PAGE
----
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Researcher Development

Researcher Development

Managing your relationship with your supervisors

You might also be interested in this epsiode of the podcast R, D, and the In-Betweens, where Kelly Preece talks to a supervisor – Dr. Tom Hinton – and supervisee – Edward Mills – about their supervisory relationship.

When we first begin our research degrees it can feel like all of the expectations are on us rather than coming from us. However, it is important to remember that you do have expectations of your supervisor even if they are not consciously formed.

The university has put in place the ‘Supervision Agreement’ which is something created by both you and your supervisor. This is a really good way to make sure that your expectations of each other and of the project as a whole match up. This agreement is in writing but it is not set in stone so there will be room for flexibility and changes as new ideas crop up through your research.


If you are unsure of where even to begin with expectations you can take a look at the UKgrad programme’s Expectations in Supervision sheet. Some PGRs work through this with their supervisors and others use it as a prompt to make sure they are considering all the angles when filling in their supervision agreement.

There are aspects not covered on this grid though. Some important points to consider are:

  • Working hours or other regular commitments- do you or your supervisor have other commitments which mean responses or work may be delayed?
  • Any health issues which may affect your working, you do not have to go into detail, but you should make your supervisor aware that there may be times you will be working at a different level of productivity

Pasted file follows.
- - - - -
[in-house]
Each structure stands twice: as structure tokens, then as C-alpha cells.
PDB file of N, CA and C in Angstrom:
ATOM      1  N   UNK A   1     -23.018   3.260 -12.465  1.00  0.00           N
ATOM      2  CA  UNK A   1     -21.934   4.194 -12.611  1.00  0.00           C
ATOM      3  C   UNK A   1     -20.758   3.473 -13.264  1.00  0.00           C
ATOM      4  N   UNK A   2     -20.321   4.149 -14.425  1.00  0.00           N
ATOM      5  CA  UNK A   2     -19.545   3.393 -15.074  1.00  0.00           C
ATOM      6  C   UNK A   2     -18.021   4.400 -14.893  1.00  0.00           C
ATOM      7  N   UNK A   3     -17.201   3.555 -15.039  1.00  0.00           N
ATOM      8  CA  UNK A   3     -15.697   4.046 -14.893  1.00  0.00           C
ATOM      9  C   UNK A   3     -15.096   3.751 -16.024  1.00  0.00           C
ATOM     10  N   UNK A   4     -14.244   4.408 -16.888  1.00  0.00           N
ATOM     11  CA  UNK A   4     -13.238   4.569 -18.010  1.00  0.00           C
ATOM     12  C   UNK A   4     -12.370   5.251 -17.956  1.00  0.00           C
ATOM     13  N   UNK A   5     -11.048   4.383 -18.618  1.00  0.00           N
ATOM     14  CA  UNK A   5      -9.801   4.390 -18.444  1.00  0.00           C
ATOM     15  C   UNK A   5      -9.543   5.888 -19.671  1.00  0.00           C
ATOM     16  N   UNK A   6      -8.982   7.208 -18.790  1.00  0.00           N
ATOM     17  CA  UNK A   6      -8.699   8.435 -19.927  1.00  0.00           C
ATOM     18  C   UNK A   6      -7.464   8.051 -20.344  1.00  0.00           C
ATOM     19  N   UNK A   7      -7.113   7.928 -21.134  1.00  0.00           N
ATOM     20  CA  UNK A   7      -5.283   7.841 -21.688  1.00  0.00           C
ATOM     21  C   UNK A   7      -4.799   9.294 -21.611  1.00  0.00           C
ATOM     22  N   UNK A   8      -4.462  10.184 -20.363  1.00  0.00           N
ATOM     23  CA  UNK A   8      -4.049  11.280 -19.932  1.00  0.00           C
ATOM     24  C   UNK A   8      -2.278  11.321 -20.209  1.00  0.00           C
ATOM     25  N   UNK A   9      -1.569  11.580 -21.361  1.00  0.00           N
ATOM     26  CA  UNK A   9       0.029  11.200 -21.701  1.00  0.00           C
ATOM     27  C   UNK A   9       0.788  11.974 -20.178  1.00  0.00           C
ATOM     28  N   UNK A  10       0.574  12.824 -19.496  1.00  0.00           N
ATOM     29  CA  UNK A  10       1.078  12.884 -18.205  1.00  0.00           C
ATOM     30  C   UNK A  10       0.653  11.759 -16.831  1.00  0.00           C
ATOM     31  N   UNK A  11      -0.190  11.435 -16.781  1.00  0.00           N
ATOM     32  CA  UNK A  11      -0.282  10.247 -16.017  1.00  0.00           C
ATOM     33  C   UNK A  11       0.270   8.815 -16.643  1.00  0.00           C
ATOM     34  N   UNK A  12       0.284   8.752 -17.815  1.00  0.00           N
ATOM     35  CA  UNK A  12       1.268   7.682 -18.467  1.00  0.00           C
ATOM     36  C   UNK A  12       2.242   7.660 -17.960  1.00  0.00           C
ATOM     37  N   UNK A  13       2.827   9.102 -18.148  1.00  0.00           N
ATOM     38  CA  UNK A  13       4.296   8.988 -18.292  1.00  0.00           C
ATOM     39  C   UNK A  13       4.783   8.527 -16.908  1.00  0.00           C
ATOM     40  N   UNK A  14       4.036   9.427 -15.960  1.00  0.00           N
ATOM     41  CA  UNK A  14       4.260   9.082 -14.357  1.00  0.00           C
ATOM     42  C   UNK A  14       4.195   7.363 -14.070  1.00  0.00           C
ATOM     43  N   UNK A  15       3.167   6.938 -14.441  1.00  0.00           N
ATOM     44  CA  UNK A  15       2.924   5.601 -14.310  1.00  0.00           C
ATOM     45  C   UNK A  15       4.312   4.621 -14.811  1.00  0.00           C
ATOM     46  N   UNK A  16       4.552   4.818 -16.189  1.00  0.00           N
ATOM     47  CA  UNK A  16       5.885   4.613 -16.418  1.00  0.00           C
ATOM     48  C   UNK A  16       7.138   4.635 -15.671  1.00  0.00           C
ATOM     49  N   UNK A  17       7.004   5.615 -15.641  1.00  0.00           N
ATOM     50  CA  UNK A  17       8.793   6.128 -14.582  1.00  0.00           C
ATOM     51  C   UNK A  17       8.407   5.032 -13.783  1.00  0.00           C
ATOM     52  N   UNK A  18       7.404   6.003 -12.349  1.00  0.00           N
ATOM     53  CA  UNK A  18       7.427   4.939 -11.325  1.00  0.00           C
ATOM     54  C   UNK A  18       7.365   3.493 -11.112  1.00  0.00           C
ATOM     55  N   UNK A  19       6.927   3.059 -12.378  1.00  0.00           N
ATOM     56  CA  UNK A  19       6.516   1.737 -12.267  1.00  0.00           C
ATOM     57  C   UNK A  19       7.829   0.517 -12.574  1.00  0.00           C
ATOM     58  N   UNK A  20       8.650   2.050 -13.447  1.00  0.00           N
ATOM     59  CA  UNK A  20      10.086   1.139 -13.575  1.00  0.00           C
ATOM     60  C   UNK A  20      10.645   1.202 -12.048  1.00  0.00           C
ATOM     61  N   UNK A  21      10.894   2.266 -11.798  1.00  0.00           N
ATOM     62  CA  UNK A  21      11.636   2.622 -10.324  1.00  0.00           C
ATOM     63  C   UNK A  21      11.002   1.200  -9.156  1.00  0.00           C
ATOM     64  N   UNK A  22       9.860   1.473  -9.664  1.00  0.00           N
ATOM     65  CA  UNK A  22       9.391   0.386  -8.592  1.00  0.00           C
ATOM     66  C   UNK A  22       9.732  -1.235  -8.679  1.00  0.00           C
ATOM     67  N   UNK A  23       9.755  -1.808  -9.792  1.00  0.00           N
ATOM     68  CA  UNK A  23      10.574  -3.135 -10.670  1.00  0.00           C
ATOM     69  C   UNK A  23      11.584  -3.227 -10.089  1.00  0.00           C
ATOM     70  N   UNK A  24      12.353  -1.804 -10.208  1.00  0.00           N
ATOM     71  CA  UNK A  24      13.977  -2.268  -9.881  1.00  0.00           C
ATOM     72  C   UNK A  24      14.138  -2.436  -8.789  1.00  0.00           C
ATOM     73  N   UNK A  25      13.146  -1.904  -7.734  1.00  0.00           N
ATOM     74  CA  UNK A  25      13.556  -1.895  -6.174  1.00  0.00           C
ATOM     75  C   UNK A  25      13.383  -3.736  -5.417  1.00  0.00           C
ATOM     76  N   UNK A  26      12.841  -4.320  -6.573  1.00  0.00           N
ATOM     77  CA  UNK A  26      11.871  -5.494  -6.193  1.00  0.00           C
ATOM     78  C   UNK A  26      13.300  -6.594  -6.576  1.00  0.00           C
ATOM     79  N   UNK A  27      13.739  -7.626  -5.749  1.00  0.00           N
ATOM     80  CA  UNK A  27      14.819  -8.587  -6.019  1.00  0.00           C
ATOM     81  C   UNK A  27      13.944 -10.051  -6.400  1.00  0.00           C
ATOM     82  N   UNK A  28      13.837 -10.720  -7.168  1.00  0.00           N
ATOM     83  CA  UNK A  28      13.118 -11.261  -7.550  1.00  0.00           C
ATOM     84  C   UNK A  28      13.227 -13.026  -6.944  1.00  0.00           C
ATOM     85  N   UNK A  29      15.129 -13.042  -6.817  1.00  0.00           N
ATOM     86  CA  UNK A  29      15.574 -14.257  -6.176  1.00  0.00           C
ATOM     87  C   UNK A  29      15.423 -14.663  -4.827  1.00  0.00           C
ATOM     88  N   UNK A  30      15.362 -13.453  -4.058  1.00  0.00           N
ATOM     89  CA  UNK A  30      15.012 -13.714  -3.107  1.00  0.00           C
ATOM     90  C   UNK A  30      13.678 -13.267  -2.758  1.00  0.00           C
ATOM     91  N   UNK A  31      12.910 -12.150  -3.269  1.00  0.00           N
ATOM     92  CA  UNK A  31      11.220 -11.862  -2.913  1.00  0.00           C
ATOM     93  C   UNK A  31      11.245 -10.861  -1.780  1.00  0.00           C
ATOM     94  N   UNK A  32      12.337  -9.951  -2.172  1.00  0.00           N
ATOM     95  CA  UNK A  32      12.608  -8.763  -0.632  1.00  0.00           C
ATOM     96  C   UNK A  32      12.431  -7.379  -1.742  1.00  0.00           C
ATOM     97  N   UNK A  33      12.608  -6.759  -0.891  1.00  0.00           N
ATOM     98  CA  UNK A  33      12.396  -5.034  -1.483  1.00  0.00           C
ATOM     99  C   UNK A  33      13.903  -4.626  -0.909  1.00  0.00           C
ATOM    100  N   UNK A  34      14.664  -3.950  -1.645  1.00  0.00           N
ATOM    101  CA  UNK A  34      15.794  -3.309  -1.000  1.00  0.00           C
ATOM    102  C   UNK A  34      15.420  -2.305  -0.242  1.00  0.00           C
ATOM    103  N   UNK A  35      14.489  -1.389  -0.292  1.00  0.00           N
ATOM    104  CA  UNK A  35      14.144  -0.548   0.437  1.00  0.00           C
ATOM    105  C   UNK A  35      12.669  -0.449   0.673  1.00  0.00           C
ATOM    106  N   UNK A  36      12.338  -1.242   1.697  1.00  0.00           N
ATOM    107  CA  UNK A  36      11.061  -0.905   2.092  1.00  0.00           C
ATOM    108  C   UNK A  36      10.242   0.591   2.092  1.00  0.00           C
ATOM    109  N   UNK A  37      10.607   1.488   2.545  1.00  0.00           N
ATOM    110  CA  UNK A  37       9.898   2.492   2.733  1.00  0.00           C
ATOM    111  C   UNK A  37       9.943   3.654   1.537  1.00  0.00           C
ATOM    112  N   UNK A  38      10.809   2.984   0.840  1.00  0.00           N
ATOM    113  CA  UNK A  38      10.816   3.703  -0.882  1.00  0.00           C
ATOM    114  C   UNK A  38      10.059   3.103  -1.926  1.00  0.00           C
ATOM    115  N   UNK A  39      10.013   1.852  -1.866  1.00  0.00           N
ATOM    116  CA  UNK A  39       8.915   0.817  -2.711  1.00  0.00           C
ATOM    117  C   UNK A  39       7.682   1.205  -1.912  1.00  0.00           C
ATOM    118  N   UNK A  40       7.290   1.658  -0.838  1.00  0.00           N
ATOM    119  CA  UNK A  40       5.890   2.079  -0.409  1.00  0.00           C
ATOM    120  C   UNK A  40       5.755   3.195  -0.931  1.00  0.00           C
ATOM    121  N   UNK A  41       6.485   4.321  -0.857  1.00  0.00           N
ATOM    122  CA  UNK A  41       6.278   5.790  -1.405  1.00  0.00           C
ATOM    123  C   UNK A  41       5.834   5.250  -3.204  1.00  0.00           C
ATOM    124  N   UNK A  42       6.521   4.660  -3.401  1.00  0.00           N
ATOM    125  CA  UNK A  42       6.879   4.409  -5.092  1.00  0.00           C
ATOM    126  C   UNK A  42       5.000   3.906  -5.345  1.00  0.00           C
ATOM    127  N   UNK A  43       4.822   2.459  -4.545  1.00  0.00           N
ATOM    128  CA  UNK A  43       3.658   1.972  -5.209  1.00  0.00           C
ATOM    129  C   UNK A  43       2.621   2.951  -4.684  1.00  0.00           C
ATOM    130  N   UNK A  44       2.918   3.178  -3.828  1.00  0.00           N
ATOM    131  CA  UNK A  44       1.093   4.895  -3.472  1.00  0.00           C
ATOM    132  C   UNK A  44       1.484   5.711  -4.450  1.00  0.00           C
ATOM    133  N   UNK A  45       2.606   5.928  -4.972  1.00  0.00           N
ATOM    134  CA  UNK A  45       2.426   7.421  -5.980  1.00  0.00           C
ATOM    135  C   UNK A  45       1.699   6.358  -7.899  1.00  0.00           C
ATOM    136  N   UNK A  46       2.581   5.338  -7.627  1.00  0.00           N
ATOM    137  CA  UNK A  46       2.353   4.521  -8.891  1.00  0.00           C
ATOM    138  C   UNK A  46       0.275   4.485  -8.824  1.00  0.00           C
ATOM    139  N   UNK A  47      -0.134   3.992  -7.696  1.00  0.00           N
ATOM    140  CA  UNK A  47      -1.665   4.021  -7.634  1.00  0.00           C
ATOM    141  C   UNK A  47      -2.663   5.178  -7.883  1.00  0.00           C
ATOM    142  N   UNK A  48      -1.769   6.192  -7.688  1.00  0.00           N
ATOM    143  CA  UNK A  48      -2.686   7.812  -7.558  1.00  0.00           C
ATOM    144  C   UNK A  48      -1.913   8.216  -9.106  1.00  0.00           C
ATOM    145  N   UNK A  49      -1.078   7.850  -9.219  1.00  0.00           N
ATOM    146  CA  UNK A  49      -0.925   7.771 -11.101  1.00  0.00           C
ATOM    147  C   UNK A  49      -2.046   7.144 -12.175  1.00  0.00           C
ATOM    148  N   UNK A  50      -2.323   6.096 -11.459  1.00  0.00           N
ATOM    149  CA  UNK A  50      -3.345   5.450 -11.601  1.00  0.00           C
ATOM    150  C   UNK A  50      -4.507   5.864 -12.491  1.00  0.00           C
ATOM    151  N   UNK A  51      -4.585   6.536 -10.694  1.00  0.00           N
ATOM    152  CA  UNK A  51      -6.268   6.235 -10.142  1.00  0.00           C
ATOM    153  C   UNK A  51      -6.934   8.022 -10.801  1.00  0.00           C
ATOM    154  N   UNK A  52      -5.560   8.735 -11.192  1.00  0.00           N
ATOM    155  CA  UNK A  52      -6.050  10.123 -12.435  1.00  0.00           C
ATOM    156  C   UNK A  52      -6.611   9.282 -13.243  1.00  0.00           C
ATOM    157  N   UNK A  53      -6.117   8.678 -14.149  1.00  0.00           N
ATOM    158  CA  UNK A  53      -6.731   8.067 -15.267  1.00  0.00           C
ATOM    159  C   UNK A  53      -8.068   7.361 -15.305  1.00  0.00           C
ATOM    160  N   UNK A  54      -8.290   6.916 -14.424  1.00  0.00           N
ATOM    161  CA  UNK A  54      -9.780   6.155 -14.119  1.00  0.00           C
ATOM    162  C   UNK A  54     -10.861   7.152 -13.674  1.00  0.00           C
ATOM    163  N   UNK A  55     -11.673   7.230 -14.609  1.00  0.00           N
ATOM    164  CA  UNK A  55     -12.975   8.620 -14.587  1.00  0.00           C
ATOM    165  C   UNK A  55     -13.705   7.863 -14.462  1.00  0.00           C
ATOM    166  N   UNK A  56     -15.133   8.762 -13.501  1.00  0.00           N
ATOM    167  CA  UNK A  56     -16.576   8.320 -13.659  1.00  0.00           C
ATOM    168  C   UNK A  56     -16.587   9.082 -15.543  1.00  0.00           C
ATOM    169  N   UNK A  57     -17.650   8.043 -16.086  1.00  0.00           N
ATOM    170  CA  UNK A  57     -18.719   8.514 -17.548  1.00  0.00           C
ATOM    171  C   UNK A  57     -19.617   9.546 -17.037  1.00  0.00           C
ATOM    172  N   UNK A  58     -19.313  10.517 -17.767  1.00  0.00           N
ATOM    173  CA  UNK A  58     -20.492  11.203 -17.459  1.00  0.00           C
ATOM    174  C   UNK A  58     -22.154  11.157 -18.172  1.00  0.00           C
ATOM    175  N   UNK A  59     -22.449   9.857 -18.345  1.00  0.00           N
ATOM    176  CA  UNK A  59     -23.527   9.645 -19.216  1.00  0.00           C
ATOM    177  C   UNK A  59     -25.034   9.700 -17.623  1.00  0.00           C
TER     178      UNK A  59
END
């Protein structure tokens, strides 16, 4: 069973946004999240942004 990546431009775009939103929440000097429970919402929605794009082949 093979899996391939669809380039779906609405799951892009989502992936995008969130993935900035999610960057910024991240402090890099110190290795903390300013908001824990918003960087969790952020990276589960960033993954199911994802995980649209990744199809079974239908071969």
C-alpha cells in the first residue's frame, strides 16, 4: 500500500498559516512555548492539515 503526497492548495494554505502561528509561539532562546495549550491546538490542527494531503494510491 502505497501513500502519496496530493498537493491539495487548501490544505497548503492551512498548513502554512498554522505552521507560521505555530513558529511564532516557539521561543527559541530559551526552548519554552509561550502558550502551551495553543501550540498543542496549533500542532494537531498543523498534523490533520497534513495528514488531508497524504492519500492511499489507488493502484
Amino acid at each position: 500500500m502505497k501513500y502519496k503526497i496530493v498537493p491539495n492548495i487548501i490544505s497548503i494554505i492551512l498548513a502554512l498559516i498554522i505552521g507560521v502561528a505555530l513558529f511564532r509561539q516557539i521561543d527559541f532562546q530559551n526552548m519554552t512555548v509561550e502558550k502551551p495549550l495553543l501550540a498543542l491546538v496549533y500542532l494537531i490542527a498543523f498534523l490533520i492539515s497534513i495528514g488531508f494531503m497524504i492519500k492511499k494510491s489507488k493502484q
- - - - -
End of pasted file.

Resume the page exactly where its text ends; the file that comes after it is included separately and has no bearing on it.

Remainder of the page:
• What is really important to you in this relationship, do you want timely feedback? If so discuss with your supervisors when is best to send work over and how soon after you should schedule a meeting for feedback.

Most of our expectations in relationships are based on our own personal views on common courtesy. It is important that we create open and honest communication to ensure that there are not hidden issues. For example, part time work means that you are working on your research and emailing your supervisor at the weekend. You do not expect a response outside of their working hours, but they may not understand this and feel obliged to reply. This is easily fixed or avoided with a single line at the top of the email or by discussing it early on.

An important part of your induction is to complete the Supervisor Agreement, which will facilitate some of these conversations.


My PhD Supervisor takes the approach of a Manager. They check my progress regularly, the monitor what work I am doing, and they give very systematic feedback on my work. They are quite prescriptive about what they want me to do, but don’t give me support on how to do it.

I would prefer my supervisor to be a Freedom-Giver. To authorise me to make my own decisions about my research, and support me to carry them out by giving me feedback.

Also, what can I do to make the most of my supervisor?


Supervision style can become a problem when you are not getting the kind of support you are expecting or support which you find most helpful. Perhaps your supervisor is more of a manager than a freedom giver? Do you want your supervisor to let you take more of a lead with decisions regarding your research? Similarly, you may have a supervisor who is more of a freedom giver than a manger and you may feel you want more support at certain points in your project. Even with great communication this is a tricky conversation! No supervisor will have a problem with you asking for advice. Be honest, explain what you are having difficulty with and be prepared to direct your supervisor on how they can help you. Being specific is key to getting the kind of supervisory relationship you need.

Vitae is a national organisation which focuses on researcher development and they have some top tips for getting the most out of your supervision.

You can find this advice and more on the Vitae website.

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